Monday, April 11, 2011

From an old LiveJournal post --- Sensory Triggers

About four years ago, my husband switched shifts at work and had to be there at Back then, we only had one car and I needed it to take Son to school. So every morning, the three of us got up, took Joe to work, then Son and I would go to the gas station. It was mid-January. Snowy. Cold. Son and I would get hot chocolates, maybe a donut.

Back at home, we'd hang out in my bedroom. I'd turn on VH1. Justin Timberlake's "What Goes Around Comes Around" played non-stop. Now, whenever I hear that song, I'm instantly taken back to those few months in the dead of winter. Hot chocolate in hand, music playing in the background, Son sleeping next to me because he always crashed out. I might have hated getting up so early, and I might have hated driving in the snow, but somehow those months stand out in memory, those dark, cozy mornings meaning more to me than the summer months that came after.

In Altered, Anna's life drastically changes around page 30. While on the run, certain things remind her of home, and those sensory triggers are important, for her and me. Brittle field grass shifting in the wind always reminds her of the field behind her house.

I realized Anna had several triggers, but it made me wonder, what about the other characters? This is something I think I need to do for every character. I don't think it matters what type of person they are---sensitive, stubborn, evil, plain---everyone can experience a sensory trigger. Even an evil wizard might be reminded of his childhood when smelling burning lizard tails. Right?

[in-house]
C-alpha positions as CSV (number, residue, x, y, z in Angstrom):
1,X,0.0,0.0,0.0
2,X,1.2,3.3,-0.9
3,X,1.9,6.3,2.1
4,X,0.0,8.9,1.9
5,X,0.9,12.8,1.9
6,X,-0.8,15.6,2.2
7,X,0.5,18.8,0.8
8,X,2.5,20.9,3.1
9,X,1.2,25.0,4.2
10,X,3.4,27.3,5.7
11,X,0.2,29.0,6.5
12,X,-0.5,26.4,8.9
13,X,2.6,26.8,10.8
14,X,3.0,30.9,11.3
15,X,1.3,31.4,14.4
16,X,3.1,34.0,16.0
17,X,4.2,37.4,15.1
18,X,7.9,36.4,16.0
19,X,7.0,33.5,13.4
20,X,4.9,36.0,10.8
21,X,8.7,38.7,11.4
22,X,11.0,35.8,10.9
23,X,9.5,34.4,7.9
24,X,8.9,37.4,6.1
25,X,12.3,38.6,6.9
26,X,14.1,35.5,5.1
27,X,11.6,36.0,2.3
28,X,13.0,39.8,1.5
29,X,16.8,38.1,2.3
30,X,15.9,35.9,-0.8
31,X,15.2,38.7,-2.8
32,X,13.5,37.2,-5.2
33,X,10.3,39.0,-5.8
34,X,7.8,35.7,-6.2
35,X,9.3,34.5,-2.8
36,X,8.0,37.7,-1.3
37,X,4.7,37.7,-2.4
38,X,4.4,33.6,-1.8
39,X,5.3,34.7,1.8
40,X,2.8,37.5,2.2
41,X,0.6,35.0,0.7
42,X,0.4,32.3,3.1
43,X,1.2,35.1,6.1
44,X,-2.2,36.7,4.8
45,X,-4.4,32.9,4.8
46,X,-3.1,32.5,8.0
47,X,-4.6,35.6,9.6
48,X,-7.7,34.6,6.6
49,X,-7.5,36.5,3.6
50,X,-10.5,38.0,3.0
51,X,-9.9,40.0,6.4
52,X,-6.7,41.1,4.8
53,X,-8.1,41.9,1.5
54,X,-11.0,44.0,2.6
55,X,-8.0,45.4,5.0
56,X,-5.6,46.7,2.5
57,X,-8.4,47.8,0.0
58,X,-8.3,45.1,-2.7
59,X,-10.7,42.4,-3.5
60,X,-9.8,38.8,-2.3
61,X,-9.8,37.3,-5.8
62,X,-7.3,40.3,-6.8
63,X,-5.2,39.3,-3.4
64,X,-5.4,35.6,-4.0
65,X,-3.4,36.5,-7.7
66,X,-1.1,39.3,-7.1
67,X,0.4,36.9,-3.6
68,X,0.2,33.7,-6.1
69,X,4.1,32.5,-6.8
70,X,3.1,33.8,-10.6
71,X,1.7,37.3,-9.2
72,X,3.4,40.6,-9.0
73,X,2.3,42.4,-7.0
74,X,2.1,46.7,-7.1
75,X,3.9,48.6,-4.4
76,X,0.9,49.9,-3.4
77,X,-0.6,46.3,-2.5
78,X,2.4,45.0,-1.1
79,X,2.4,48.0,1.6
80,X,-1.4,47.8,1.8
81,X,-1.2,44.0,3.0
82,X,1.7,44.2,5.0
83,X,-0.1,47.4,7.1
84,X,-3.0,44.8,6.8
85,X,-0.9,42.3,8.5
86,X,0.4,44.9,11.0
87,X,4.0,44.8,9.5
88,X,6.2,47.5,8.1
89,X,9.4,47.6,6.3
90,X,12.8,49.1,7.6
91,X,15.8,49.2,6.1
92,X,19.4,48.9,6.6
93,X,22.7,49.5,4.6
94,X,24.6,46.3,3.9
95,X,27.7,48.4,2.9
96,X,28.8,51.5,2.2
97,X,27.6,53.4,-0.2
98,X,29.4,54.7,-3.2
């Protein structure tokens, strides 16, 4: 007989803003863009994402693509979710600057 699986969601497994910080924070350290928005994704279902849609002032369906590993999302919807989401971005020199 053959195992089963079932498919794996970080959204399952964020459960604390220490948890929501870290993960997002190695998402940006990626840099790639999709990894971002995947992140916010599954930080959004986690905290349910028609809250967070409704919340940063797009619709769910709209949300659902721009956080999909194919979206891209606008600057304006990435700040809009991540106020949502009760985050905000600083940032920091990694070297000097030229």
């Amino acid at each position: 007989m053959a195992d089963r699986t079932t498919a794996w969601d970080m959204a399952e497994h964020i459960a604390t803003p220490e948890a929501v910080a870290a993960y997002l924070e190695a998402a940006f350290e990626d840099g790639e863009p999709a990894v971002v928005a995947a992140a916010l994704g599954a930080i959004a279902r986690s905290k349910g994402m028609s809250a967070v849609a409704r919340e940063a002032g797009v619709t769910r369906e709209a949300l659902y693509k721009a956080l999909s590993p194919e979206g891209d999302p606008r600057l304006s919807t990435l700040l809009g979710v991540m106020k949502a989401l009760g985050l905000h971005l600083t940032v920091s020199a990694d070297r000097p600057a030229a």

When I'm working on a project, I spend a lot of time on this site a free stock photography site where I gather photos that remind me of the book or the characters or the setting. Sometimes I make backgrounds for my computer with the photo and a line from the book so every time I open the computer, I'm greeted with the image. It always gets me in the mood. Here's one I made for Anna---

It doesn't just tell me something about the character or the setting, it makes me feel, because I'm so close to it. It helps put me in Anna's head, puts me in that enviroment. I find it helps a lot with writing. 

5 comments:

  1. I love your tip about using stock photos. Several years ago I used to choose pictures as writing inspiration, but I've slipped out of the habit recently.

    Stock photos seem like a great tool for sparking creativity at the start of a writing session. Thanks for sharing the idea!

    ReplyDelete
  2. What an awesome idea with the stock photos. I'm SO trying that out this week.

    ReplyDelete
  3. Skye---I find looking for photos is half the fun. Sometimes, I learn something new about the character or story when I stumble upon a photo that really speaks to me. Love that sort of discovery.

    Sarvenaz---I hope you find some great photos! Searching for the perfect one(s) is half the fun!

    ReplyDelete
  4. I am seriously jealous of your awesome photo skills. I'll probably now waste entirely way too much time on that site. And I think you're right - every character should have that sensory trigger in them. In mine new WIP, the smell of old books is her trigger.

    ReplyDelete
  5. Ooh, the smell of old books. That's a good one!

    Photoshop skills -- I'm not sure if I would call it skills, exactly. I still don't know half of my settings! Most of the time I just wing it and hope for the best. :D

    ReplyDelete

Related Posts Plugin for WordPress, Blogger...